SAVANNAH, Ga. – As government engineers work to keep the nations fourth-busiest seaport from losing its competitive edge, they are also planning what amounts to a massive science project to ensure fish in the harbor can still breathe.
When the Savannah harbor is deepened to allow for supersized cargo ships, the U.S. Army Corps of Engineers wants to install a dozen 20-foot-tall steel cones that suck water from the river, swirl it with oxygen and then pump it back to compensate for an expected drop in dissolved oxygen.
Buying and installing the machines costs a hefty $70 million, plus yearly operating costs of $1.2 million. And the manufacturer says theyve never been used for a project of this scale.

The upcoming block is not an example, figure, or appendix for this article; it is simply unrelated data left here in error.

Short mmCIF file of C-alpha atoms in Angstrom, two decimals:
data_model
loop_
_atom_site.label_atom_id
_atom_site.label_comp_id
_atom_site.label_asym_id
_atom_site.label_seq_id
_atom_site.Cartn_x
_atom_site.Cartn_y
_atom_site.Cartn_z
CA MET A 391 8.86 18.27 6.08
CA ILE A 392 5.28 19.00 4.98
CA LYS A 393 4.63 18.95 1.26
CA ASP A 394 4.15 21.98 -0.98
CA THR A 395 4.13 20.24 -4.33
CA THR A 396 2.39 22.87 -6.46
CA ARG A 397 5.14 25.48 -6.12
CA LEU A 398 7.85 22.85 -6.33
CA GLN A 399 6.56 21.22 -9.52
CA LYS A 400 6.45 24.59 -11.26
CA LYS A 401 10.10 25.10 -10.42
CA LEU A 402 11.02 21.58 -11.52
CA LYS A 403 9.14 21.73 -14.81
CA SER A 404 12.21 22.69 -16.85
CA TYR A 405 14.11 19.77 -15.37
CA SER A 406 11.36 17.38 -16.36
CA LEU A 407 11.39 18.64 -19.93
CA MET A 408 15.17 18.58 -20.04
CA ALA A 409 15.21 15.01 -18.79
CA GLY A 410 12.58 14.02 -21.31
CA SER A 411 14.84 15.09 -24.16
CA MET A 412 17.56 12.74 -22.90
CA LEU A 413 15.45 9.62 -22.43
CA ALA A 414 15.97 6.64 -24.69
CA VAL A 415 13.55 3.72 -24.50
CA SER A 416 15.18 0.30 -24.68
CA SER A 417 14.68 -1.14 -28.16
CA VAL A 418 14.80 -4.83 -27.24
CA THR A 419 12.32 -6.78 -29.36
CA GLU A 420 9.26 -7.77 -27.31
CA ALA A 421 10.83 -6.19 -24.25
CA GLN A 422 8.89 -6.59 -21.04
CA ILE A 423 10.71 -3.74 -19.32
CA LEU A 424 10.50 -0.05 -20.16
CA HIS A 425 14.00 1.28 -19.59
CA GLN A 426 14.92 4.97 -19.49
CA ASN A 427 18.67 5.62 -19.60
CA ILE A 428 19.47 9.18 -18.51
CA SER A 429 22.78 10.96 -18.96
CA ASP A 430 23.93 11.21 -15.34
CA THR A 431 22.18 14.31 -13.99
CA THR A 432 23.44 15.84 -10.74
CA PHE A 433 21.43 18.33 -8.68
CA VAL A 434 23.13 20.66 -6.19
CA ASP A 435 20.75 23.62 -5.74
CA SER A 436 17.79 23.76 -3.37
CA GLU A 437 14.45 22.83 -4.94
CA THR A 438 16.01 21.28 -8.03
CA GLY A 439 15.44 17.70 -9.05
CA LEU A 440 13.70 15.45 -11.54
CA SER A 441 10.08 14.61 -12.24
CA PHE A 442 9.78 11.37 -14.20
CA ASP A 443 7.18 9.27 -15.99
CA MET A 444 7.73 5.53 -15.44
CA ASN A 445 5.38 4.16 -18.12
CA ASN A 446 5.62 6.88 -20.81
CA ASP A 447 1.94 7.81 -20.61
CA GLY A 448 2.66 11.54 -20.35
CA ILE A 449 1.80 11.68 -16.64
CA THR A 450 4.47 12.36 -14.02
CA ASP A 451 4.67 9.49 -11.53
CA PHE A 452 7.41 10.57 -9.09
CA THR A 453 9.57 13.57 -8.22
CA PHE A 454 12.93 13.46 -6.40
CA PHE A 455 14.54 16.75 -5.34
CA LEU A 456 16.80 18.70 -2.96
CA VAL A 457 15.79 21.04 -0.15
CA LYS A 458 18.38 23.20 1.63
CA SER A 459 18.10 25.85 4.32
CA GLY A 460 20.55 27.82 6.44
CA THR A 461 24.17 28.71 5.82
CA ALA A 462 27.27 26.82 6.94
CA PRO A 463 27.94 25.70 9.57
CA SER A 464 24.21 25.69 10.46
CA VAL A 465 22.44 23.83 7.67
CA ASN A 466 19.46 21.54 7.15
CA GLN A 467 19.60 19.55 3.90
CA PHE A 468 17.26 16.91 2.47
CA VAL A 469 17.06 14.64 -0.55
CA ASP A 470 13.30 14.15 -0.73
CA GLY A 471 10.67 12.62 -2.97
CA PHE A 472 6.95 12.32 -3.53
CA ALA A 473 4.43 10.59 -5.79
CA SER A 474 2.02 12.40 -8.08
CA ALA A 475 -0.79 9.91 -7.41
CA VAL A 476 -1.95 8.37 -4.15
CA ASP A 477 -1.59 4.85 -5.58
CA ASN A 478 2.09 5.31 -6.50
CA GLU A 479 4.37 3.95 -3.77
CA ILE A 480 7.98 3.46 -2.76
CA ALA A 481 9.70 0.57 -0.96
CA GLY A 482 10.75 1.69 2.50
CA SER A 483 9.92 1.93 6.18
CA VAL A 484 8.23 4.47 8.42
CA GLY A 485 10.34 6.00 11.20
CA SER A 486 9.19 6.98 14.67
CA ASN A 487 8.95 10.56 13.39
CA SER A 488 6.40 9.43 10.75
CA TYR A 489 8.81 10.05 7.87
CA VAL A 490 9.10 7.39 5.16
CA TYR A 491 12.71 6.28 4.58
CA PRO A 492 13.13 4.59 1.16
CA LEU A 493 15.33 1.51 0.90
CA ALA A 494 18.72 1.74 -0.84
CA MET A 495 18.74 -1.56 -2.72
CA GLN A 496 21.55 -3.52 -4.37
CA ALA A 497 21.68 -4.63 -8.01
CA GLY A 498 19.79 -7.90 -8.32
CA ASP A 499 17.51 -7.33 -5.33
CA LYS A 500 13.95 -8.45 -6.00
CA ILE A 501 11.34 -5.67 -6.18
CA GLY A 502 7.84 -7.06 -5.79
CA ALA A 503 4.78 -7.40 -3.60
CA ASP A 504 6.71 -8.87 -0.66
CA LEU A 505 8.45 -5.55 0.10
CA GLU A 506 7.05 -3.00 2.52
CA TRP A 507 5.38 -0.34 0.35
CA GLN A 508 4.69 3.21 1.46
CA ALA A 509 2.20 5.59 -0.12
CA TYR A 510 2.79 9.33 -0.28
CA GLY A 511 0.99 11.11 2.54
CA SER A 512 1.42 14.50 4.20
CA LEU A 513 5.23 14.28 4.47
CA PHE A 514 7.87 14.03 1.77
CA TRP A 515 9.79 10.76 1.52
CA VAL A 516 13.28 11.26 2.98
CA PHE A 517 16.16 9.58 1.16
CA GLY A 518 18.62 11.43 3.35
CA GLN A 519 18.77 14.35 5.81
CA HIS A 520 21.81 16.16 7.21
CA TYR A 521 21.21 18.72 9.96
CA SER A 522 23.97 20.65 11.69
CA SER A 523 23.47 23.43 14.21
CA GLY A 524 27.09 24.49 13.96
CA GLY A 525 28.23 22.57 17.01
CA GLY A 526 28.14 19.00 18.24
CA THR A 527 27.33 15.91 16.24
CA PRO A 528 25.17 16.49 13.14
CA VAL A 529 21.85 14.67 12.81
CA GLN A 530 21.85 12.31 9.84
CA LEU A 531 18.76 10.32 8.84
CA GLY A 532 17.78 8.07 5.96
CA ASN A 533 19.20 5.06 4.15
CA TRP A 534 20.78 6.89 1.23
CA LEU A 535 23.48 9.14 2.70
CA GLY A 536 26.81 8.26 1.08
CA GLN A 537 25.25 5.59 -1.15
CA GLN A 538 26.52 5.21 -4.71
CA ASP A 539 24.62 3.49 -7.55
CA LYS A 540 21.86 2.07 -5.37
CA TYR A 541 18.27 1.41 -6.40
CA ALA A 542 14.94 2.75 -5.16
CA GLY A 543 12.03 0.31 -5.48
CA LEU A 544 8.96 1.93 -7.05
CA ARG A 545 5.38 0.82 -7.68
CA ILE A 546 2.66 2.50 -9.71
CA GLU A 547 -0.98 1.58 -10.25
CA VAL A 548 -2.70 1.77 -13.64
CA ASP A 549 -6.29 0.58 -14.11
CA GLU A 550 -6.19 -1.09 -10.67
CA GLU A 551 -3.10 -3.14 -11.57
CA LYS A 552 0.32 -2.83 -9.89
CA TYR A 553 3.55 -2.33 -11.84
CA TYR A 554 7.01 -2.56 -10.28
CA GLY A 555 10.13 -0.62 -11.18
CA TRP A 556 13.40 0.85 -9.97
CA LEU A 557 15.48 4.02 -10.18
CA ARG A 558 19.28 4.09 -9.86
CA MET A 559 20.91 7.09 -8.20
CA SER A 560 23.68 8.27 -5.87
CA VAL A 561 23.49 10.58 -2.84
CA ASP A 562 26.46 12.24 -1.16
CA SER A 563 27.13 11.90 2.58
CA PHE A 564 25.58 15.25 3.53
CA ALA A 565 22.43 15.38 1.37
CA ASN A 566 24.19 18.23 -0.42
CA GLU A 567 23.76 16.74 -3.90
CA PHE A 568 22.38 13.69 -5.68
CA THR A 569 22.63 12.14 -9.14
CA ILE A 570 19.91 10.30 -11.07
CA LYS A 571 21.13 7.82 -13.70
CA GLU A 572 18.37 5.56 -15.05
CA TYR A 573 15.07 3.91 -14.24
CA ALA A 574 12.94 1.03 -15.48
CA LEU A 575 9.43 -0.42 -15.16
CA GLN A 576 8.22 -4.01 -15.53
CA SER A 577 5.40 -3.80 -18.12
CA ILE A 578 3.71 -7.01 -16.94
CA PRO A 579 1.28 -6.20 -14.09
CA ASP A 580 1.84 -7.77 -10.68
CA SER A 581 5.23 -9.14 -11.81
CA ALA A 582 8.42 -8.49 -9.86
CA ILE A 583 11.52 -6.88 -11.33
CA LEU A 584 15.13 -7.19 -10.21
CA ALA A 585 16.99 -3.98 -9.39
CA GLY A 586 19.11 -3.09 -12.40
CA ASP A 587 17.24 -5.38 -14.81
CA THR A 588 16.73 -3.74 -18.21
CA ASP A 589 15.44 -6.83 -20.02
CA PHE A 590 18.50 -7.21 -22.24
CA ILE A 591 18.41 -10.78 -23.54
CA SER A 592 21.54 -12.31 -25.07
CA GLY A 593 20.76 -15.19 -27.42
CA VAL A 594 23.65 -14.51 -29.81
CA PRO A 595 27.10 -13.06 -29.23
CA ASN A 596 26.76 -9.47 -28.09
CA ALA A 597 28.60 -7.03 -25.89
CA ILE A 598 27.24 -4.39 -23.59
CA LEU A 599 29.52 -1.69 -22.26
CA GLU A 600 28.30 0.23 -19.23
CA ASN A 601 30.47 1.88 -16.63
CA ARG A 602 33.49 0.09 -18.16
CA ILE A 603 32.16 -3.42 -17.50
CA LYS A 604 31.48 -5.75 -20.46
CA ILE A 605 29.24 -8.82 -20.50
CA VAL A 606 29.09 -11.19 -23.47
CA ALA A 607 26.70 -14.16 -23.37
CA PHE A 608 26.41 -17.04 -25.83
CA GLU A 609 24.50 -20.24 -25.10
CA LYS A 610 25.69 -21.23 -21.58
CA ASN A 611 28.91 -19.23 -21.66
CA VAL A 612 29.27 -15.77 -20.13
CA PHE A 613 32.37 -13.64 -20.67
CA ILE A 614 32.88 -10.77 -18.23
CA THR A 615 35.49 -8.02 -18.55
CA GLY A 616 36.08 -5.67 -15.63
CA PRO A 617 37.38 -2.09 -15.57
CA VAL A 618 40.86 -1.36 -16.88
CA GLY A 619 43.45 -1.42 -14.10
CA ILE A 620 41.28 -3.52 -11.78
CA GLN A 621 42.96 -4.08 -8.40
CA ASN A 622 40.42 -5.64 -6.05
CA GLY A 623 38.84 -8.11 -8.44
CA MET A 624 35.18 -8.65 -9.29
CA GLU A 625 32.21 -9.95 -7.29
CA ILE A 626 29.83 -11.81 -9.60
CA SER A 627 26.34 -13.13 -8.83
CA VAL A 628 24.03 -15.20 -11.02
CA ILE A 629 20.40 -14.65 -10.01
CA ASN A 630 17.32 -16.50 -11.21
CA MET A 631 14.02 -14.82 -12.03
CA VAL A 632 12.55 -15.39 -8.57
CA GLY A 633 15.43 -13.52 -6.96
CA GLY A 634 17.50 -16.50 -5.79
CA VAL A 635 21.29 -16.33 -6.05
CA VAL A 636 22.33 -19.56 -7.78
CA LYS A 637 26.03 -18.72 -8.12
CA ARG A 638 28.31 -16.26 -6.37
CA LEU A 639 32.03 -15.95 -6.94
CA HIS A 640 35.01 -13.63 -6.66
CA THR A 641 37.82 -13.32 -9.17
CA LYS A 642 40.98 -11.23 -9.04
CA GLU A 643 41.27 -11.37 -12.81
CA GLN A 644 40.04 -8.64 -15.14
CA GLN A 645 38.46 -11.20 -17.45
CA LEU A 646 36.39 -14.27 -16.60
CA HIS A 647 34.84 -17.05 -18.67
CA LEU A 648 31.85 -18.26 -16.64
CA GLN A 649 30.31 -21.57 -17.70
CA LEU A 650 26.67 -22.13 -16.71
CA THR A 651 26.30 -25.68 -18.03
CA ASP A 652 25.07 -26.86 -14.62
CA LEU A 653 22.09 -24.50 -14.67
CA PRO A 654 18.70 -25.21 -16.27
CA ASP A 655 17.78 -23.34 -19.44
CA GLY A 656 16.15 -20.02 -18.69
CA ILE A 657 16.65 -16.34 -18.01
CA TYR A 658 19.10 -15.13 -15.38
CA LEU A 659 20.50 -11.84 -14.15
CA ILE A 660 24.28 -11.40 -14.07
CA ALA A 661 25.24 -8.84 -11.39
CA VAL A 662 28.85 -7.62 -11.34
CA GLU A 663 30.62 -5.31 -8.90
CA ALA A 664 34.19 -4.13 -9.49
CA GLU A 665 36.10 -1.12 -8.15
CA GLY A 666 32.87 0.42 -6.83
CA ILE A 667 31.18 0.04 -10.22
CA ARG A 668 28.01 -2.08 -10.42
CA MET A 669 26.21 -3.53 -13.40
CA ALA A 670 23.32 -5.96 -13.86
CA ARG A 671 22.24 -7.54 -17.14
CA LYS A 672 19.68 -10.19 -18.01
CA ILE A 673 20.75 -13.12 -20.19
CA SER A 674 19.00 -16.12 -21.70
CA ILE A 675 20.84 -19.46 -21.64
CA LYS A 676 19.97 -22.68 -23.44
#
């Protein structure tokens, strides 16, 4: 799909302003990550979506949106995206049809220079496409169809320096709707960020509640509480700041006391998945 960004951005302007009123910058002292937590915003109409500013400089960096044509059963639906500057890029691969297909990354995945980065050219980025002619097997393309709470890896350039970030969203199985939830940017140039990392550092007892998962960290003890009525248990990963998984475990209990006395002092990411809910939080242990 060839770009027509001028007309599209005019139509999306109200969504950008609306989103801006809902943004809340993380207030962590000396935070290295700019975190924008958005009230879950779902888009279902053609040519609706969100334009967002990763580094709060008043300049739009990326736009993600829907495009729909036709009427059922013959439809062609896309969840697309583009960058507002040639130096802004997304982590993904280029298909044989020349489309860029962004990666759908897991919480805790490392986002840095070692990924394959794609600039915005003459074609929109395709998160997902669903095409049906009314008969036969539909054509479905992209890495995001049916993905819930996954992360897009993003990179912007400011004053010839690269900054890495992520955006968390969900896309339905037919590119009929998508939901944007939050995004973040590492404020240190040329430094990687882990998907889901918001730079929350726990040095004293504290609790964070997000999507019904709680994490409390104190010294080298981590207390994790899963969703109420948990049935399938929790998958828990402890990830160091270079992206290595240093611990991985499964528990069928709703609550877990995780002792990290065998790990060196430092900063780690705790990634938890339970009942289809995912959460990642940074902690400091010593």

The oxygen machines are a piece of the $653 million proposal to dredge the Savannah River shipping channel to the Port of Savannah, a project that officials hope will win final approval later this year.
East Coast seaports are scrambling to deepen their harbors to accommodate supersized cargo ships expected through an expanded Panama Canal in 2014.
Deeper water will mean less oxygen toward the river bottom for bacteria, worms, shrimp, crabs and fish. But some scientists arent sure the machines will be able to boost low oxygen levels as planned along 27 miles of the river.
Its like putting the river on a respirator, said Chris DeScherer, an attorney for the Southern Environmental Law Center, which has sued on behalf of environmentalists who say the project would do irreparable harm.